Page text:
The political hot potato of the moment does not appear prominently on the European Council agenda – but it will undoubtedly dominate proceedings on Thursday.
“On 21 March 2019, the EU27 leaders will meet to discuss Brexit”, says the draft agenda for the two-day summit. The topic is officially placed fourth after Europe’s economy, climate change, and the upcoming EU-China summit in April.
Theresa May travels to Brussels on Thursday and will address European leaders in the afternoon. They will then sit down without her, to try to work out a response to the British government’s latest turn in its slalom course towards the EU exit.
In a letter to the European Council, the British prime minister has sought an extension to Article 50 – the formal process for leaving the EU – until June 30. Later she said she was not prepared to delay Brexit beyond this date.
Council President Donald Tusk has said he believes a short extension is possible – on condition that the British parliament approves the UK-EU divorce deal.
May's move confirms what parliament decided last week. The House of Commons passed a motion stating that if the EU withdrawal deal was approved, the government would seek a new departure date of June 30, to allow time to pass the necessary Brexit legislation.
However, the motion also noted that if the deal did not pass, then the EU would likely demand a clear purpose for an extension – and any longer delay would require the UK to hold European Parliament elections in May.
Deputy Prime Minister David Lidington spelt out to the Commons on March 14 what that would mean: "In the absence of a deal, seeking such a short and, critically, one-off extension would be downright reckless and completely at odds with the position that this House adopted only last night, making a no-deal scenario far more, rather than less, likely. Not only that, but from everything we have heard from the EU, both in public and in private, it is a proposal it would not accept."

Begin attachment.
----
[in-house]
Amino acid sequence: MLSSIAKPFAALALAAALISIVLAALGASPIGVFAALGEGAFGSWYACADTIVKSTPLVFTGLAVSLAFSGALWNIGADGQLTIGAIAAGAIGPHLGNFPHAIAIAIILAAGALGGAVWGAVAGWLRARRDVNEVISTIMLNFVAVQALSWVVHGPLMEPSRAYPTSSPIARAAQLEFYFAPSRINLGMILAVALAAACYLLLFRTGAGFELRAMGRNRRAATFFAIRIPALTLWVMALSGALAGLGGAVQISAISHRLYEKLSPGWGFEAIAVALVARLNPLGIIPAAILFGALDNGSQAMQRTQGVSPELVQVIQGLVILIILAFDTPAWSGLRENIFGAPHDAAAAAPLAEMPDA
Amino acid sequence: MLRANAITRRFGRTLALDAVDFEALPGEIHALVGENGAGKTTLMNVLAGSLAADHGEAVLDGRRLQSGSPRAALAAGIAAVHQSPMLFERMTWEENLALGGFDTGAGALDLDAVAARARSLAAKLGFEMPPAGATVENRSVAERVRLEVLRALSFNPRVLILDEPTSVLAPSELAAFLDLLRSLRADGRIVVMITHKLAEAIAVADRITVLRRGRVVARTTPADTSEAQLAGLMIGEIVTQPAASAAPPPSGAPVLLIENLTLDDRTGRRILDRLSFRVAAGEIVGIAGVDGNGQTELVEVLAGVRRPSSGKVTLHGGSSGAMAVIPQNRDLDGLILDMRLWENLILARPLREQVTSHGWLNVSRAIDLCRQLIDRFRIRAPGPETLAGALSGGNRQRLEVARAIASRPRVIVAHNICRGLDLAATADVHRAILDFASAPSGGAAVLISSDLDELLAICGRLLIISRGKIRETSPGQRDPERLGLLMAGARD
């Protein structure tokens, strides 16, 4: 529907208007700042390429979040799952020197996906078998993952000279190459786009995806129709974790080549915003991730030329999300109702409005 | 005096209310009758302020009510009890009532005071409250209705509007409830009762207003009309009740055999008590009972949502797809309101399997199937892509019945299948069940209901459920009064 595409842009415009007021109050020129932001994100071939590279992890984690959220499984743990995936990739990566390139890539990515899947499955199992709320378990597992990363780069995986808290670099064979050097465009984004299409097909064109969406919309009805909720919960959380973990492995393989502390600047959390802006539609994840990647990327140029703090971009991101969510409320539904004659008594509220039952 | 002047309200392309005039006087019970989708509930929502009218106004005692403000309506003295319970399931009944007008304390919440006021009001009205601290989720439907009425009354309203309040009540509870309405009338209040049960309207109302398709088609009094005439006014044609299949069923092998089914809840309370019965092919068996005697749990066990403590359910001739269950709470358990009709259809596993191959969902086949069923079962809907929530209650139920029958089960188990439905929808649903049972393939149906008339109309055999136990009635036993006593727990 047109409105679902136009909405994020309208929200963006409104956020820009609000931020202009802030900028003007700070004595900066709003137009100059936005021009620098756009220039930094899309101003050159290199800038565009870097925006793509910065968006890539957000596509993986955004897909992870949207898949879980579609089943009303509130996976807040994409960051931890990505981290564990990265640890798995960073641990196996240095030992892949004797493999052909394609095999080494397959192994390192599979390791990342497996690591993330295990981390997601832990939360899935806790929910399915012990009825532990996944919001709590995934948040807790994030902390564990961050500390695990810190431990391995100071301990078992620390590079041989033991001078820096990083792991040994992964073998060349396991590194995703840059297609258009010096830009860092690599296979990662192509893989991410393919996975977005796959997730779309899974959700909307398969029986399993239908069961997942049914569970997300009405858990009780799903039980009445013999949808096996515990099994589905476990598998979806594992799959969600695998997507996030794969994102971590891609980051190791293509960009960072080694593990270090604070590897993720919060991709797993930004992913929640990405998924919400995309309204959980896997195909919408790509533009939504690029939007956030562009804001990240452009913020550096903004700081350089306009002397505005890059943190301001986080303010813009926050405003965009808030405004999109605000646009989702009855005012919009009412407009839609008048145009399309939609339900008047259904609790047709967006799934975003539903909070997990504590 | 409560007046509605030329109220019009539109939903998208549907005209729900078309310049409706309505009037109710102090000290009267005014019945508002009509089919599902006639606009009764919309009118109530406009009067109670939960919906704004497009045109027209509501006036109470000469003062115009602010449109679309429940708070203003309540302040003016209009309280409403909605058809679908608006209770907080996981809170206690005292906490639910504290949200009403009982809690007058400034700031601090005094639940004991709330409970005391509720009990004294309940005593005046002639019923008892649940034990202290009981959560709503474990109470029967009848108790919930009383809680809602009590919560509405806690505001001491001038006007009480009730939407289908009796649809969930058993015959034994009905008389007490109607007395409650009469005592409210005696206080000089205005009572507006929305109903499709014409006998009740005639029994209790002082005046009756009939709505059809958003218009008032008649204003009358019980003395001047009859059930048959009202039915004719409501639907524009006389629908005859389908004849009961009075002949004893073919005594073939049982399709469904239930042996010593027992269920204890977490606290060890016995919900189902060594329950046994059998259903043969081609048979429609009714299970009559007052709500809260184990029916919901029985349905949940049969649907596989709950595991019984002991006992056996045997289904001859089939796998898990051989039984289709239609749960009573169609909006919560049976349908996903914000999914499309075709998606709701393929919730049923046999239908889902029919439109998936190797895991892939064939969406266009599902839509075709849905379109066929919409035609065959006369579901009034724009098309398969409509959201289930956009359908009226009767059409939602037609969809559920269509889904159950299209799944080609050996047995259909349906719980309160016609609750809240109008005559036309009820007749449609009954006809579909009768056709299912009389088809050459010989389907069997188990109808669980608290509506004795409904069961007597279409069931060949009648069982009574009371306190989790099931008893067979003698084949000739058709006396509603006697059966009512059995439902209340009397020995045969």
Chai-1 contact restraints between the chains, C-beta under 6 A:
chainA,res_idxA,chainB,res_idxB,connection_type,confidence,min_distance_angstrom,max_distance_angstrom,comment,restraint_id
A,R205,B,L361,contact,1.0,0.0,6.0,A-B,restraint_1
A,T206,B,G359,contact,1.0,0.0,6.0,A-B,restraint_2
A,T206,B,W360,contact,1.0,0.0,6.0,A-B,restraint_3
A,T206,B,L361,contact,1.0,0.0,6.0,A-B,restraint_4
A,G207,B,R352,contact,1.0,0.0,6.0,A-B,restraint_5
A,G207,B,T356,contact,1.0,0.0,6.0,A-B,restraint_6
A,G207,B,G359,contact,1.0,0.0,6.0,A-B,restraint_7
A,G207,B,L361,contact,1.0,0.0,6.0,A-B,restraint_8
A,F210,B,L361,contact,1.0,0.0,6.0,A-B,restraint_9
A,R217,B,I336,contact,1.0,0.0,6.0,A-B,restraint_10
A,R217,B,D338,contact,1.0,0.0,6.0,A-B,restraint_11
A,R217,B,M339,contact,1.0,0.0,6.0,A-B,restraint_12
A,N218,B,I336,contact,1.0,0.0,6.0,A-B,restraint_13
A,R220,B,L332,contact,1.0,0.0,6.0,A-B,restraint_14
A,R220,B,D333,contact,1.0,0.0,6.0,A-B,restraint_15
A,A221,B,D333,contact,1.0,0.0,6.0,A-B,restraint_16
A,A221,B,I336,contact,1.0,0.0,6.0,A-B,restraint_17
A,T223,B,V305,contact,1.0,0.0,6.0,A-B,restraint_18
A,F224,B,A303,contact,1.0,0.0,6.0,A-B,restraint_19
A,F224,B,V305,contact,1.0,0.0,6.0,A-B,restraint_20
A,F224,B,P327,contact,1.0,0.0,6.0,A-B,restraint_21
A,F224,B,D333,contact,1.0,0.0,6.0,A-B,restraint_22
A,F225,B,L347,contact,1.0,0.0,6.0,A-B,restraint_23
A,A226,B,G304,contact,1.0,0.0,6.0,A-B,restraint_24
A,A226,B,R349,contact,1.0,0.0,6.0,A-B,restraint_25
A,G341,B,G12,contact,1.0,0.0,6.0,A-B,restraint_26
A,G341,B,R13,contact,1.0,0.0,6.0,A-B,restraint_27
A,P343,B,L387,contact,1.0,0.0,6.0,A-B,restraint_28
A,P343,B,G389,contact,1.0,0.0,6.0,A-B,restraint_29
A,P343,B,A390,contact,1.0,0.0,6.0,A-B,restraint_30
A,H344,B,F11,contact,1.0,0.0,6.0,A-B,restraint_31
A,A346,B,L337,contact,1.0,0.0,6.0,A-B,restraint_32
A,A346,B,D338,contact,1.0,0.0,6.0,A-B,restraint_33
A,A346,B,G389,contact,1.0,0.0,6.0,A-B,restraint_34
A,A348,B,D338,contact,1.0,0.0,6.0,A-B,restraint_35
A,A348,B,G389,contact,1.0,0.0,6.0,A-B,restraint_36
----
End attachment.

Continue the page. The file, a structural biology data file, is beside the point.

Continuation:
So the move towards only a short Brexit delay is likely to have taken EU leaders by surprise. European Council President Donald Tusk – who held meetings with heads of government in the run-up to the summit – had appealed to them in a tweet to be open to the idea of a long extension.
That was on the hypothesis that the UK “finds it necessary to rethink its Brexit strategy”. Theresa May – under pressure from Brexit supporters in her Conservative Party – has now indicated she intends to do no such thing.
European Commission President Jean-Claude Juncker said on Wednesday morning that he believed the EU might need a further summit next week, to agree on a possible extension.
That would take Brexit right down to the wire, perhaps just a day before the UK’s scheduled EU departure on March 29.
The EU is sure to press the prime minister on what exactly she intends to use an extension for.
A short extension would at least avoid the hornet’s nest that British participation in the European Parliament elections would bring. It might give Theresa May another chance to ram the Brexit deal through the UK parliament.
On the other hand, it might merely delay a no-deal Brexit. Some have pointed out that hardline Brexiteers in the House of Commons would have every incentive simply to sit on their hands and wait.
The prospect of a long delay had forced many to consider backing the deal they hated, to get the UK out of the EU and avoid losing Brexit altogether.
But a short extension only – with the prospect of a cliff-edge merely delayed to the summer – would instead put massive pressure on pro-EU Conservatives and opposition parties to back the deal, and avoid no deal.
Last week the House of Commons also voted heavily to reject leaving the EU without an agreement with the bloc. Some MPs now accuse the prime minister of caving in to hardliners.
If what they see as a catastrophic no-deal Brexit once again becomes more likely, it could see a renewed effort among parliamentarians to take control of the Brexit process.